Polk Fabric Projects . Carolyn Friedlander

Polk Fabric . Carolyn Friedlander

I’ll be sharing more about all of the projects above in upcoming posts, but for now some of the patterns/tutorials include (from top left): West Water Tunic by Squam, Portside Dopp Kit by Grainline, Petal Pouch by Noodlehead, Pencil Pouch Tutorial by Noodlehead, Adeline Dress by Style Arc.

Polk Fabric . Carolyn Friedlander

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Meet Gleaned, my newest fabric collection.

Meet Gleaned, my newest fabric collection for Robert Kaufman.

gleaned fabric collection . Carolyn Friedlander

This collection is a merry mix of patterns and textures gleaned from nature.

gleaned fabric collection . Carolyn Friedlander

When designing this line, I became very interested in patterns that already exist in nature. I was inspired to learn more about how they work, and then I felt challenged to make each one of them my own. In looking at motifs that have already been around, I loved rethinking of them in a way that felt personal but could also serve many different types of projects well.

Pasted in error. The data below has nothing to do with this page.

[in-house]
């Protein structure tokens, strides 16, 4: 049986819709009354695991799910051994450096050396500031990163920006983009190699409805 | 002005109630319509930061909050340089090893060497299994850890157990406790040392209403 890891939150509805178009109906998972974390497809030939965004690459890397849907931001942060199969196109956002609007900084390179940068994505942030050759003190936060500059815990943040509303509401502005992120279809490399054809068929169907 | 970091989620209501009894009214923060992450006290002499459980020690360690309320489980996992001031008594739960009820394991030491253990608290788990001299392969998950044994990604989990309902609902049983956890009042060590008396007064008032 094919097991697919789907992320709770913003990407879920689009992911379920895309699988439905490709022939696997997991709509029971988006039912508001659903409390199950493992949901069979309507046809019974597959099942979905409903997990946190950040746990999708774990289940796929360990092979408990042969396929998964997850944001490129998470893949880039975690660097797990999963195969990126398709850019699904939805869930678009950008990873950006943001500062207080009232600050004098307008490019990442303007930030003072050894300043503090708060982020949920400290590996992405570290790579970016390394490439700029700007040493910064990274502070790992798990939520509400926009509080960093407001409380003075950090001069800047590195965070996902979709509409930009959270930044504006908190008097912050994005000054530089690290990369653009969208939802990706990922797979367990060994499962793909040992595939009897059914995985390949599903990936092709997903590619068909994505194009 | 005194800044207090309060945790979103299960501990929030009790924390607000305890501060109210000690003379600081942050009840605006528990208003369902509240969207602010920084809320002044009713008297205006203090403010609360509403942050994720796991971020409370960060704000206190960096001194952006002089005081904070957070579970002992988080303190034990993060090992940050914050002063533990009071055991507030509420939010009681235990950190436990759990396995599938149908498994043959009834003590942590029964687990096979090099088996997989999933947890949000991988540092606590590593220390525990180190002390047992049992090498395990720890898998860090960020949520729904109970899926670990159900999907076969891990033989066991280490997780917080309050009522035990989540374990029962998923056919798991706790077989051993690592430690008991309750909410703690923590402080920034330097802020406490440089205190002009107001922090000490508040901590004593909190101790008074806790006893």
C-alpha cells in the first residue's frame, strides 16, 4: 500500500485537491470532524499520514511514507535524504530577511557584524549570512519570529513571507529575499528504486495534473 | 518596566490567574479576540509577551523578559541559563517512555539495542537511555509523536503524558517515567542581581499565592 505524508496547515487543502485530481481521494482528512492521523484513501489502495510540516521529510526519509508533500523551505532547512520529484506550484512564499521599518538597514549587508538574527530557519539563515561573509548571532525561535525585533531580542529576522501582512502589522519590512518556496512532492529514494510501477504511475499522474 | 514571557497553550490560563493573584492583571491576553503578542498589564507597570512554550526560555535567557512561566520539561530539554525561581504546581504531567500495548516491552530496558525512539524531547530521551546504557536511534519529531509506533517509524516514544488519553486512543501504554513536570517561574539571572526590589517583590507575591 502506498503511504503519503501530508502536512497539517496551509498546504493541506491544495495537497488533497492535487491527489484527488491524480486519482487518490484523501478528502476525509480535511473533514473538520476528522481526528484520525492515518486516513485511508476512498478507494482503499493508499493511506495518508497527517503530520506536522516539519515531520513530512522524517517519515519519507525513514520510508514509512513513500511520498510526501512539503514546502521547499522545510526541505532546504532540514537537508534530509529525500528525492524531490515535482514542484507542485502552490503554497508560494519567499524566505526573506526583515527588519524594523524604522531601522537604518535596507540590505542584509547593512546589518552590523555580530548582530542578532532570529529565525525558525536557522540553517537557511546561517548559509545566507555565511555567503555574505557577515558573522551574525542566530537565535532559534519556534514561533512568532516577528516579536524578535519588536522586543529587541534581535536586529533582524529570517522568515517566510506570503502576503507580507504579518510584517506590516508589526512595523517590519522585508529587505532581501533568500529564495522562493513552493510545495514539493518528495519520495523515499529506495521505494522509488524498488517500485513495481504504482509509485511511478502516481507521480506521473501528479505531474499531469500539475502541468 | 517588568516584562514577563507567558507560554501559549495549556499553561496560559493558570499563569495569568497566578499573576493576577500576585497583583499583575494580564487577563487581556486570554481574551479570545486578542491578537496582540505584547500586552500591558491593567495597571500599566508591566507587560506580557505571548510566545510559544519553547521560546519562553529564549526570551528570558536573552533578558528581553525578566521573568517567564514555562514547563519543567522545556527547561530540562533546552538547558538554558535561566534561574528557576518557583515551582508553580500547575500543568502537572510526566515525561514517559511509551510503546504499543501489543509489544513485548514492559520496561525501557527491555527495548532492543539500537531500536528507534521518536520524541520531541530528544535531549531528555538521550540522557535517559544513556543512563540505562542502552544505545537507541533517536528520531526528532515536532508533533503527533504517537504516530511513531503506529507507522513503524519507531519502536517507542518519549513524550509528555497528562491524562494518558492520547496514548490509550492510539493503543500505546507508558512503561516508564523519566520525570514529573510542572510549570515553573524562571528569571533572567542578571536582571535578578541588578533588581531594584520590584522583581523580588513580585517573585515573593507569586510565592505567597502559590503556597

gleaned fabric collection . Carolyn Friedlander

Coloring a collection is always a really fun and important part of the fabric-design process. With this collection, there was a richness that was on my mind, but I also wanted some fun pops as well. In the end, there’s a boldness as well as a softness that creates a workable range that can do its own thing OR mix in nicely with my other collections and other stuff. It’s fun to spice things up, don’t you think?